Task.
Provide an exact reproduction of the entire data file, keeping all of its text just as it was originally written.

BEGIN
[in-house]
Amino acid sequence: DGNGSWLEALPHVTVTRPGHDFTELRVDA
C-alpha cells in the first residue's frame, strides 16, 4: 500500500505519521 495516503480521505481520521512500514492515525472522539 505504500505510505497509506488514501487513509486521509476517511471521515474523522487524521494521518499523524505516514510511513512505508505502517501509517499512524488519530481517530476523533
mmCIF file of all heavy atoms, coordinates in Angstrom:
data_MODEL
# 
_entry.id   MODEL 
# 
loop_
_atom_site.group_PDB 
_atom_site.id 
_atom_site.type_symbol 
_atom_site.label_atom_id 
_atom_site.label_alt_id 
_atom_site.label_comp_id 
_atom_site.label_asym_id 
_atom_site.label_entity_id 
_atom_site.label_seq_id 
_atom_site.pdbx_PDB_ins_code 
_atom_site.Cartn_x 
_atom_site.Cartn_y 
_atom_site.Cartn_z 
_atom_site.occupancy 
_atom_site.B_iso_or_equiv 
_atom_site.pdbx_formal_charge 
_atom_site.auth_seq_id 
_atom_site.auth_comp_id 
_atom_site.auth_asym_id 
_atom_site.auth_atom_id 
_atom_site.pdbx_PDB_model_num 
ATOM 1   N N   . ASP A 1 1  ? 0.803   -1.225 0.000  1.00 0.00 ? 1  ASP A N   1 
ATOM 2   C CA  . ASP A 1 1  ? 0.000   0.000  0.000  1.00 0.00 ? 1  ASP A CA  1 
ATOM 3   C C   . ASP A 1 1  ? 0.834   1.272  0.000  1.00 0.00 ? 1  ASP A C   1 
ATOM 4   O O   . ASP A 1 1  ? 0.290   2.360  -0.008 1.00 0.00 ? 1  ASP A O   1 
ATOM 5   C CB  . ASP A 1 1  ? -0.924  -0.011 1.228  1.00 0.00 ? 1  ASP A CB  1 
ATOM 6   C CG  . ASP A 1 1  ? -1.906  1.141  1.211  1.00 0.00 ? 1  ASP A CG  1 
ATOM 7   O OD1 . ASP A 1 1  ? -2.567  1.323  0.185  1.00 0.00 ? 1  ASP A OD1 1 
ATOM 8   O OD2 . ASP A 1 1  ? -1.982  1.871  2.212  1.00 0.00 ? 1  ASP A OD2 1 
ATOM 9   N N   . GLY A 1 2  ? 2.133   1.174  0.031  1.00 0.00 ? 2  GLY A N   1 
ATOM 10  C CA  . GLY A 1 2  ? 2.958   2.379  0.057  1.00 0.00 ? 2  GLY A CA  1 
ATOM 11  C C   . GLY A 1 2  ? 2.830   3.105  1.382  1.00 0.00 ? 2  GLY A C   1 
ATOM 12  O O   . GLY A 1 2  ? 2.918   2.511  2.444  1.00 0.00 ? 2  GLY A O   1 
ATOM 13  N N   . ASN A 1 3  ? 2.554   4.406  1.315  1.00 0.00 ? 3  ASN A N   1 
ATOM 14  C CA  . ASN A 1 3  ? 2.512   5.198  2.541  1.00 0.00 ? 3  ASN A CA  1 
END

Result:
[in-house]
Amino acid sequence: DGNGSWLEALPHVTVTRPGHDFTELRVDA
C-alpha cells in the first residue's frame, strides 16, 4: 500500500505519521 495516503480521505481520521512500514492515525472522539 505504500505510505497509506488514501487513509486521509476517511471521515474523522487524521494521518499523524505516514510511513512505508505502517501509517499512524488519530481517530476523533
mmCIF file of all heavy atoms, coordinates in Angstrom:
data_MODEL
# 
_entry.id   MODEL 
# 
loop_
_atom_site.group_PDB 
_atom_site.id 
_atom_site.type_symbol 
_atom_site.label_atom_id 
_atom_site.label_alt_id 
_atom_site.label_comp_id 
_atom_site.label_asym_id 
_atom_site.label_entity_id 
_atom_site.label_seq_id 
_atom_site.pdbx_PDB_ins_code 
_atom_site.Cartn_x 
_atom_site.Cartn_y 
_atom_site.Cartn_z 
_atom_site.occupancy 
_atom_site.B_iso_or_equiv 
_atom_site.pdbx_formal_charge 
_atom_site.auth_seq_id 
_atom_site.auth_comp_id 
_atom_site.auth_asym_id 
_atom_site.auth_atom_id 
_atom_site.pdbx_PDB_model_num 
ATOM 1   N N   . ASP A 1 1  ? 0.803   -1.225 0.000  1.00 0.00 ? 1  ASP A N   1 
ATOM 2   C CA  . ASP A 1 1  ? 0.000   0.000  0.000  1.00 0.00 ? 1  ASP A CA  1 
ATOM 3   C C   . ASP A 1 1  ? 0.834   1.272  0.000  1.00 0.00 ? 1  ASP A C   1 
ATOM 4   O O   . ASP A 1 1  ? 0.290   2.360  -0.008 1.00 0.00 ? 1  ASP A O   1 
ATOM 5   C CB  . ASP A 1 1  ? -0.924  -0.011 1.228  1.00 0.00 ? 1  ASP A CB  1 
ATOM 6   C CG  . ASP A 1 1  ? -1.906  1.141  1.211  1.00 0.00 ? 1  ASP A CG  1 
ATOM 7   O OD1 . ASP A 1 1  ? -2.567  1.323  0.185  1.00 0.00 ? 1  ASP A OD1 1 
ATOM 8   O OD2 . ASP A 1 1  ? -1.982  1.871  2.212  1.00 0.00 ? 1  ASP A OD2 1 
ATOM 9   N N   . GLY A 1 2  ? 2.133   1.174  0.031  1.00 0.00 ? 2  GLY A N   1 
ATOM 10  C CA  . GLY A 1 2  ? 2.958   2.379  0.057  1.00 0.00 ? 2  GLY A CA  1 
ATOM 11  C C   . GLY A 1 2  ? 2.830   3.105  1.382  1.00 0.00 ? 2  GLY A C   1 
ATOM 12  O O   . GLY A 1 2  ? 2.918   2.511  2.444  1.00 0.00 ? 2  GLY A O   1 
ATOM 13  N N   . ASN A 1 3  ? 2.554   4.406  1.315  1.00 0.00 ? 3  ASN A N   1 
ATOM 14  C CA  . ASN A 1 3  ? 2.512   5.198  2.541  1.00 0.00 ? 3  ASN A CA  1 